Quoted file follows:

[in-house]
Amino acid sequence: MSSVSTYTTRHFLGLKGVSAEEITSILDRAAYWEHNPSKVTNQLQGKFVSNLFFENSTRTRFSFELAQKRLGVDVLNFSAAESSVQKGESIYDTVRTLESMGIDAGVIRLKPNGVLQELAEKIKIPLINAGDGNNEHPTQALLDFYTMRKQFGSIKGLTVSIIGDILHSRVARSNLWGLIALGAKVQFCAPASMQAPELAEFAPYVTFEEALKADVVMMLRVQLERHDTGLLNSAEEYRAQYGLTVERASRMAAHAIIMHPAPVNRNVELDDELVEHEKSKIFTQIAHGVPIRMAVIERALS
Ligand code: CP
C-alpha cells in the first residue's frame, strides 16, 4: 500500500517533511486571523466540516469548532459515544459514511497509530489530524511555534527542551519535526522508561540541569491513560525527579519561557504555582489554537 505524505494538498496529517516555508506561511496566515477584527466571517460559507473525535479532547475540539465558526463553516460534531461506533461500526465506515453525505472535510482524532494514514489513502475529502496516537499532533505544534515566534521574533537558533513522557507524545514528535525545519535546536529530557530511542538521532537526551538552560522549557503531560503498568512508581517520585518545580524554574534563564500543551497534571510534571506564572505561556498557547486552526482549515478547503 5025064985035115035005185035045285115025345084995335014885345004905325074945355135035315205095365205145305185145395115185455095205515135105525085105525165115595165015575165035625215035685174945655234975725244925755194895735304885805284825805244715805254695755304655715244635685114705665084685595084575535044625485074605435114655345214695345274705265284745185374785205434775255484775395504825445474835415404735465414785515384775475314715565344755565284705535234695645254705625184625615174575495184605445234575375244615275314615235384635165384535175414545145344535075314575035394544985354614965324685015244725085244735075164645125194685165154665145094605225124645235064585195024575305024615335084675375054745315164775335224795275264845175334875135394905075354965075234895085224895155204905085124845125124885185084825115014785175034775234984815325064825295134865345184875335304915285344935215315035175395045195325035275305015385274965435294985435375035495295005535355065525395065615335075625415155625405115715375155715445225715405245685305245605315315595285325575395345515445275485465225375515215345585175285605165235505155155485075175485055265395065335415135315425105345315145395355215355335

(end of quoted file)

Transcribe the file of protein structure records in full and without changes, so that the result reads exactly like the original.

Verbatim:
[in-house]
Amino acid sequence: MSSVSTYTTRHFLGLKGVSAEEITSILDRAAYWEHNPSKVTNQLQGKFVSNLFFENSTRTRFSFELAQKRLGVDVLNFSAAESSVQKGESIYDTVRTLESMGIDAGVIRLKPNGVLQELAEKIKIPLINAGDGNNEHPTQALLDFYTMRKQFGSIKGLTVSIIGDILHSRVARSNLWGLIALGAKVQFCAPASMQAPELAEFAPYVTFEEALKADVVMMLRVQLERHDTGLLNSAEEYRAQYGLTVERASRMAAHAIIMHPAPVNRNVELDDELVEHEKSKIFTQIAHGVPIRMAVIERALS
Ligand code: CP
C-alpha cells in the first residue's frame, strides 16, 4: 500500500517533511486571523466540516469548532459515544459514511497509530489530524511555534527542551519535526522508561540541569491513560525527579519561557504555582489554537 505524505494538498496529517516555508506561511496566515477584527466571517460559507473525535479532547475540539465558526463553516460534531461506533461500526465506515453525505472535510482524532494514514489513502475529502496516537499532533505544534515566534521574533537558533513522557507524545514528535525545519535546536529530557530511542538521532537526551538552560522549557503531560503498568512508581517520585518545580524554574534563564500543551497534571510534571506564572505561556498557547486552526482549515478547503 5025064985035115035005185035045285115025345084995335014885345004905325074945355135035315205095365205145305185145395115185455095205515135105525085105525165115595165015575165035625215035685174945655234975725244925755194895735304885805284825805244715805254695755304655715244635685114705665084685595084575535044625485074605435114655345214695345274705265284745185374785205434775255484775395504825445474835415404735465414785515384775475314715565344755565284705535234695645254705625184625615174575495184605445234575375244615275314615235384635165384535175414545145344535075314575035394544985354614965324685015244725085244735075164645125194685165154665145094605225124645235064585195024575305024615335084675375054745315164775335224795275264845175334875135394905075354965075234895085224895155204905085124845125124885185084825115014785175034775234984815325064825295134865345184875335304915285344935215315035175395045195325035275305015385274965435294985435375035495295005535355065525395065615335075625415155625405115715375155715445225715405245685305245605315315595285325575395345515445275485465225375515215345585175285605165235505155155485075175485055265395065335415135315425105345315145395355215355335